Credit: George Danby

We’ve seen protests across the country in honor of George Floyd, a Black man in Minneapolis killed by police officers, and Breonna Taylor, a Black woman from Louisville, Kentucky, killed by police in her home while she slept.

Though these cases are in our current consciousness, stories like these are countless. We are only four to six years removed from uprisings in Ferguson, Missouri and Baltimore, which were in response to police brutality, repression and murder. Since then, nothing about policing has meaningfully changed. We can trace why that is to policing’s history and the systemic oppression at the profession’s core.

Early police departments are the direct descendants of slave patrols and militia units designated to terrorize Indigenous, Black, Mexican and other people deemed by the elite class as racially inferior, poor, or not abiding by gender or sexual norms. Throughout the country, the police participated in or stood by while Black people were lynched. They terrorized organizers of the civil rights movement, outright assassinating Black Panther Party leader Fred Hampton and attempting to blackmail Martin Luther King Jr. to commit suicide.

Police terrorized poor communities and communities of color during the war on drugs that we are still in today. Police, utilizing civil asset forfeiture and fees and fines, essentially loot poor communities and communities of color from their wealth and material resources. They take community wealth through massive police budgets. They disrupt homeless encampments routinely in places like Seattle and the surrounding areas. And, as seen with Ahmaud Arbery and Trayvon Martin, police can empower white supremacist vigilantes to act on their behalf.

Racist disparities in policing and the criminal legal system are a reflection of this history. The police can be a violent, occupying force in Black and Brown communities all over this country.

The widespread protests and police actions during these protests are a consequence of this history. Police are fighting not only for their legitimacy, but the legitimacy of the capitalist system which exists illegitimately on the stolen land of Indigenous people here and abroad.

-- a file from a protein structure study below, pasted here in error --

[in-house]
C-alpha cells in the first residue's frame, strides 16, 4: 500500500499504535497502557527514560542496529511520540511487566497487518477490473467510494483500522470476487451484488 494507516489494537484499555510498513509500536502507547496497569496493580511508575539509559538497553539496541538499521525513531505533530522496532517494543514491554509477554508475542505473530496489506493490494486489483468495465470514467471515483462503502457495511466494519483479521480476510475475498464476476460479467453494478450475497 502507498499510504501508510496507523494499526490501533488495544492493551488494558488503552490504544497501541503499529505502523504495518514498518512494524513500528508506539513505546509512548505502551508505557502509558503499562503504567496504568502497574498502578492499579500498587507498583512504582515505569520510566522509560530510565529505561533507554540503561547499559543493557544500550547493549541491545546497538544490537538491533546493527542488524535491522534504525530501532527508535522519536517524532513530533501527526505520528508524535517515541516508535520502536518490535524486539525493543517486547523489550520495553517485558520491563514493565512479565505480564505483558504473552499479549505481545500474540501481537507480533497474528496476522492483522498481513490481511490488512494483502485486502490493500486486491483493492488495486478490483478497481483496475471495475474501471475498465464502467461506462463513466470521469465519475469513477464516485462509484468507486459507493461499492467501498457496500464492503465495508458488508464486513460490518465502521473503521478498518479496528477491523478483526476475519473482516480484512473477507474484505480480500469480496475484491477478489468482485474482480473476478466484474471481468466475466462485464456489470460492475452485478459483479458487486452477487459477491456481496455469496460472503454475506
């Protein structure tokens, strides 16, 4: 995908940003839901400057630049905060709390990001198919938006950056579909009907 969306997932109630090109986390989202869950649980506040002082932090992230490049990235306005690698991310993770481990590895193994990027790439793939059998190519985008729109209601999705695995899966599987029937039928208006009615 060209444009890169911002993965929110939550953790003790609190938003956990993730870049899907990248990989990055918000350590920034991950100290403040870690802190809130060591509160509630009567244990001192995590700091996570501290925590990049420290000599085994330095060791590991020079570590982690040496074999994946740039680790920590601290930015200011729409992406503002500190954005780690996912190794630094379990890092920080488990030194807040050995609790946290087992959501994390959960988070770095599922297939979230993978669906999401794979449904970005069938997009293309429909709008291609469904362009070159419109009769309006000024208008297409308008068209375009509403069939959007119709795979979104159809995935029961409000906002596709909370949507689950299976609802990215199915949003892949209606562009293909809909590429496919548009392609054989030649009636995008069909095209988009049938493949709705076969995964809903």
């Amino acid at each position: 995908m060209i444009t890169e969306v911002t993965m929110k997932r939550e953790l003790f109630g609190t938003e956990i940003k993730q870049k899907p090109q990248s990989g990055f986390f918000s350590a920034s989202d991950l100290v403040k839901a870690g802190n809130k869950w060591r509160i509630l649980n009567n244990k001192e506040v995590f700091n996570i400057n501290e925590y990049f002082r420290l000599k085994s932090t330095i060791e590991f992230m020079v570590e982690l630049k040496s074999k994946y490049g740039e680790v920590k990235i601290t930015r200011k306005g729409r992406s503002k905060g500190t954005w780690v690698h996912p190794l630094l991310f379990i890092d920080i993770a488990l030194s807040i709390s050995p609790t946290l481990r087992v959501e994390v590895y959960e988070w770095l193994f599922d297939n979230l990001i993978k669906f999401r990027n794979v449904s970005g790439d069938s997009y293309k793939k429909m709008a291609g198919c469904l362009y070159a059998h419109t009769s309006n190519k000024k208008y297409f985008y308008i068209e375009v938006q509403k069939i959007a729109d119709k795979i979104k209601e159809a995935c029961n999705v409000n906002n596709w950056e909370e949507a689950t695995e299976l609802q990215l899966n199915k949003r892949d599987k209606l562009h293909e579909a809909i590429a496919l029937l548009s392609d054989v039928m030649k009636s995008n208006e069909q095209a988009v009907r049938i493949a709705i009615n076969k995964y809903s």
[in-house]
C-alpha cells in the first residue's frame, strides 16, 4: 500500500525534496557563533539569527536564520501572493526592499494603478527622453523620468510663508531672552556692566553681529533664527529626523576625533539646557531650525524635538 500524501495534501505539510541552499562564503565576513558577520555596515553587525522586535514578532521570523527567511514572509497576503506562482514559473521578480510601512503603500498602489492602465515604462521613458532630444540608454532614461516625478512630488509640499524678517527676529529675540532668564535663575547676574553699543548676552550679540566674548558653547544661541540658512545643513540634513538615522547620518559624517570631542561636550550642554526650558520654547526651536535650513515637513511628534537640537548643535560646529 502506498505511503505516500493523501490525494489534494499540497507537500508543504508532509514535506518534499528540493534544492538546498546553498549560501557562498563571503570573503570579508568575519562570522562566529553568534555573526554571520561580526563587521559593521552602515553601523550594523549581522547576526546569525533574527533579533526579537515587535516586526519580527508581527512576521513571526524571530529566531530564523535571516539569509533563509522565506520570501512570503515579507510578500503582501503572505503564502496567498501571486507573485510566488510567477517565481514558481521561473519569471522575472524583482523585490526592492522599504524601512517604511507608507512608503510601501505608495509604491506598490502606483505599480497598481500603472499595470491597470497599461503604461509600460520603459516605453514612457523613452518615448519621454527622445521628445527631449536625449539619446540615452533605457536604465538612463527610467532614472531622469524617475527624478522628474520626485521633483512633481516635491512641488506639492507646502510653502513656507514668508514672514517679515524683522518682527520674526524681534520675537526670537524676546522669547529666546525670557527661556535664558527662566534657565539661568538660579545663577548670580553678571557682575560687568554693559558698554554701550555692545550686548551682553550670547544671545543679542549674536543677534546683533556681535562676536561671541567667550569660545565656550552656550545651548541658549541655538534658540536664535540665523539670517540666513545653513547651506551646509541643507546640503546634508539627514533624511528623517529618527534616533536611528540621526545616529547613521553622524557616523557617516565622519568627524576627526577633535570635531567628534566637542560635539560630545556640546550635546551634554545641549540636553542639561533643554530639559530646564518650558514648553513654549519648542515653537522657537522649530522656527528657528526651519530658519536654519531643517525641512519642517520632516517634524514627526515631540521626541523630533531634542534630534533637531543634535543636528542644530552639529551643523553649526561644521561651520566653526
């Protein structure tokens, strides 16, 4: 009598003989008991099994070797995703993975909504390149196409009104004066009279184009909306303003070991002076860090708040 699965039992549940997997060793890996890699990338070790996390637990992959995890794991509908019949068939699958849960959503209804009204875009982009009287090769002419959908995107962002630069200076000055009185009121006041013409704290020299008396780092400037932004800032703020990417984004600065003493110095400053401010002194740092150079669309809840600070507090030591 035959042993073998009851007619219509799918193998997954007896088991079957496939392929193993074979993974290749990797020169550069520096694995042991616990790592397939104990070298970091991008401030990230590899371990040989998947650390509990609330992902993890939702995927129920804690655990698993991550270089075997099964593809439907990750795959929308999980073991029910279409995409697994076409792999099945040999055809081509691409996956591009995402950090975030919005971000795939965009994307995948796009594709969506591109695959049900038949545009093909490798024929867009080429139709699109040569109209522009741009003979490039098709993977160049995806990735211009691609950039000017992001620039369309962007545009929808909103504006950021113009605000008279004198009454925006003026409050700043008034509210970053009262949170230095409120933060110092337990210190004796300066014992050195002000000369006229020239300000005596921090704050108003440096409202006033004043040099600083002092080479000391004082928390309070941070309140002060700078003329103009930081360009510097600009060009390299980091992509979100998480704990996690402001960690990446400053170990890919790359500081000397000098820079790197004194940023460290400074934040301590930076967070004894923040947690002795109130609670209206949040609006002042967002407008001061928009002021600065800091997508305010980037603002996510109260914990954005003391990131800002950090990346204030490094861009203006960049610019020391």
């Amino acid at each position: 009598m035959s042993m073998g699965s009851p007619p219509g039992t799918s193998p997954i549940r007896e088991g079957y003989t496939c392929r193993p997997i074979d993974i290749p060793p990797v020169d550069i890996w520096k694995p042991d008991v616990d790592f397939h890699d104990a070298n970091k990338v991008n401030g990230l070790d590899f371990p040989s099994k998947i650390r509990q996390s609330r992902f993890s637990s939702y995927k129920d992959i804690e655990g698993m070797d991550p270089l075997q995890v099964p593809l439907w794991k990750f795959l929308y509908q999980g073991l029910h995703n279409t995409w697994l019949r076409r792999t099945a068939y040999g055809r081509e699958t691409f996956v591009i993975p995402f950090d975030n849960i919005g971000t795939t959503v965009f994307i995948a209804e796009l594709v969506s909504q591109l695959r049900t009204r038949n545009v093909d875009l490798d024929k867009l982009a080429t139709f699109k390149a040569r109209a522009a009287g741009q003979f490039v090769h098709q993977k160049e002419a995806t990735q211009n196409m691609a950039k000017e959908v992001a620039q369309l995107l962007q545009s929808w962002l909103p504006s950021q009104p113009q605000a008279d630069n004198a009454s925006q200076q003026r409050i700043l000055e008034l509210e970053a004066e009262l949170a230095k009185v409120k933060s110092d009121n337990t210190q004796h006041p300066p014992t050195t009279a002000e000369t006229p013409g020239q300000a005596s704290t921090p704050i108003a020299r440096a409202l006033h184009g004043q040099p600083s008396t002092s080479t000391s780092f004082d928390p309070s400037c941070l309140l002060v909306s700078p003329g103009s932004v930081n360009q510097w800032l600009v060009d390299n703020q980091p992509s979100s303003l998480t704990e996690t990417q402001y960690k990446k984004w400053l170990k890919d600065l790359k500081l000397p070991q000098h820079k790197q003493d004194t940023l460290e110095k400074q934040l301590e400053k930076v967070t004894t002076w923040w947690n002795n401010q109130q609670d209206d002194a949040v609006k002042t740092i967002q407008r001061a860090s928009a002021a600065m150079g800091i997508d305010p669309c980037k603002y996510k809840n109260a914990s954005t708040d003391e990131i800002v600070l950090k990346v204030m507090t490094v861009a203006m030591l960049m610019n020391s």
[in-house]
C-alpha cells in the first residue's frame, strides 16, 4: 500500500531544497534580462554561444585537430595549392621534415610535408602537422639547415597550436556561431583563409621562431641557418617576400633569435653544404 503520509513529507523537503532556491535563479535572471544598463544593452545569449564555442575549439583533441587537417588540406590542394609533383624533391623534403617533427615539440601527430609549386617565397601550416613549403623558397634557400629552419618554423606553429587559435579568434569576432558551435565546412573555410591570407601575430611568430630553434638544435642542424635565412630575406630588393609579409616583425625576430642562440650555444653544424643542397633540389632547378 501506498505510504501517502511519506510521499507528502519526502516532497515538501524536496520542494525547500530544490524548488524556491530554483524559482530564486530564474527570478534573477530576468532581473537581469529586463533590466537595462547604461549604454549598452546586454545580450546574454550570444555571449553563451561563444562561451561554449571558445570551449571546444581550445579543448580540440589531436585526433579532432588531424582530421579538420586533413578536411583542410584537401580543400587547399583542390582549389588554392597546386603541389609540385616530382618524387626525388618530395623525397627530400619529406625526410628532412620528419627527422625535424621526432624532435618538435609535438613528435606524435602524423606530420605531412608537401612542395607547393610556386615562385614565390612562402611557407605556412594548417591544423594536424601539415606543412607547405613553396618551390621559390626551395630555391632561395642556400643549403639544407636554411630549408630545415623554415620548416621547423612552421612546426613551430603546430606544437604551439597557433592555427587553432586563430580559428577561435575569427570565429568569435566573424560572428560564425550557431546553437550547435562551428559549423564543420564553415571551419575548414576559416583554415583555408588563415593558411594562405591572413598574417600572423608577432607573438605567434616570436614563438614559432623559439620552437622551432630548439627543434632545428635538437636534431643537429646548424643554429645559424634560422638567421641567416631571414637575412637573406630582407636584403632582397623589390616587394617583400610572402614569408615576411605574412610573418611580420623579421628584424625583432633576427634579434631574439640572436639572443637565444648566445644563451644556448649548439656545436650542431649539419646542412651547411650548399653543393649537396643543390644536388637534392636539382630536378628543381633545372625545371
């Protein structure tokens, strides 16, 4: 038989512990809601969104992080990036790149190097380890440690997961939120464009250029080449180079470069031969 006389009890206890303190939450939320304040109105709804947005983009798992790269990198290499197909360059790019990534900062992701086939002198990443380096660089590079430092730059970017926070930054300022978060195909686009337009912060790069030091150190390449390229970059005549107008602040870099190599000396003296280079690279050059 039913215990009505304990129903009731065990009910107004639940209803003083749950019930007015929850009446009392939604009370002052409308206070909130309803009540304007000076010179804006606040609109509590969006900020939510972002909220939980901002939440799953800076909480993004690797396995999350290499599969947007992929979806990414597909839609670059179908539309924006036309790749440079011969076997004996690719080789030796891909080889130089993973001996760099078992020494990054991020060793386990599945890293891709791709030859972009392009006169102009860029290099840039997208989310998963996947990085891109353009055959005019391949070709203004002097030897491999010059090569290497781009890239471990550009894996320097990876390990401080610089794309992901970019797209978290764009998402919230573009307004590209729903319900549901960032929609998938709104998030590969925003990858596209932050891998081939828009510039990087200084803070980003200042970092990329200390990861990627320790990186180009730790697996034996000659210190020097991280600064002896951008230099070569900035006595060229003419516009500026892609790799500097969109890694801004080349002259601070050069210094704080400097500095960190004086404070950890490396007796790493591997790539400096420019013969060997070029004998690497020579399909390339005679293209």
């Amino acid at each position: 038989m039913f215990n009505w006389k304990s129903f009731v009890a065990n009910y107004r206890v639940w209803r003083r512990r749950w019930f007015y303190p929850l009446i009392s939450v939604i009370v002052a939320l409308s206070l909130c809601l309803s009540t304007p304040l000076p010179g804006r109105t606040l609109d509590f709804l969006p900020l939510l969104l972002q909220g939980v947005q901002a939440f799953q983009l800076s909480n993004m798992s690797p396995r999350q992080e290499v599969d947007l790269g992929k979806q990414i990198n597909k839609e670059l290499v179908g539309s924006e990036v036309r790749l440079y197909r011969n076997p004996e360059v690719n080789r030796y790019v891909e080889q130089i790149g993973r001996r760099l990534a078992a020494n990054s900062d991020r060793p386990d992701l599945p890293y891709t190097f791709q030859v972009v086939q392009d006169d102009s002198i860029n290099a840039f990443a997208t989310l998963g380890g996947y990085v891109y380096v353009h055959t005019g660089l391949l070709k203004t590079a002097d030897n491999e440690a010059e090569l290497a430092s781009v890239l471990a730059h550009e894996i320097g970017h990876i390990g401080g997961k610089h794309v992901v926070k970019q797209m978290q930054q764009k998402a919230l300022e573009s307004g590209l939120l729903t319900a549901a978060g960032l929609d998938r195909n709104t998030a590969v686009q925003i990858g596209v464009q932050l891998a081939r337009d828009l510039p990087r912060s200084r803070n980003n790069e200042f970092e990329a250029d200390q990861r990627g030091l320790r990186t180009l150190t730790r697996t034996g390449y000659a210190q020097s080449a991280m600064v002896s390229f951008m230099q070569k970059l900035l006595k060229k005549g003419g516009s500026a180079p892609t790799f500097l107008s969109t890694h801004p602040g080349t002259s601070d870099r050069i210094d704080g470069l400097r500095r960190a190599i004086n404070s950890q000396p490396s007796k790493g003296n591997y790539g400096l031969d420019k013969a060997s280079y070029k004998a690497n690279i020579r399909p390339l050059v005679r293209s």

Some police have continued their violence in these protests. In Seattle, police allegedly maced a 9-year-old girl and shot fleeing protestors with rubber bullets. In New York and Los Angeles police used their cars as weapons to drive through protestors. In Atlanta, police violently removed two Black adults from their car. In Minneapolis, police, similar to a scene from an action movie, paraded through residential neighborhoods and fired paintballs at people on their own porch. In Louisville, police killed a beloved community member by recklessly firing into a crowd of people, leaving his body in the streets for 12 hours. There is an entire Twitter thread devoted to such violence.

These are not entirely unexpected behaviors from the police — Chicago’s 2020 budget has hundreds of millions set aside for police misconduct settlements. Police are here to enforce the status quo and quell dissent. More than 1,000 people are killed by police every year, 2.3 million people are incarcerated, millions are on probation and parole and many others are without fundamental rights. This serves the rich and powerful. Their system is not flawed.

In the coming days, weeks, and year, you will likely see Republicans call for “law and order,” while Democrats have already called for reforms. This is the rinse and repeat playbook of politicians who have been proposing these initiatives since at least 1929. These reforms, as many have documented, will only serve to further the power and reach of the police to enforce the racist status quo and deflect from systemic issues. Without the abolishment of the police nationwide and the redirection of those funds to the community, the uprisings will persist. It is way past time to abolish the police.

Brian Pitman is an assistant professor in sociology, soon to be at the University of Maine.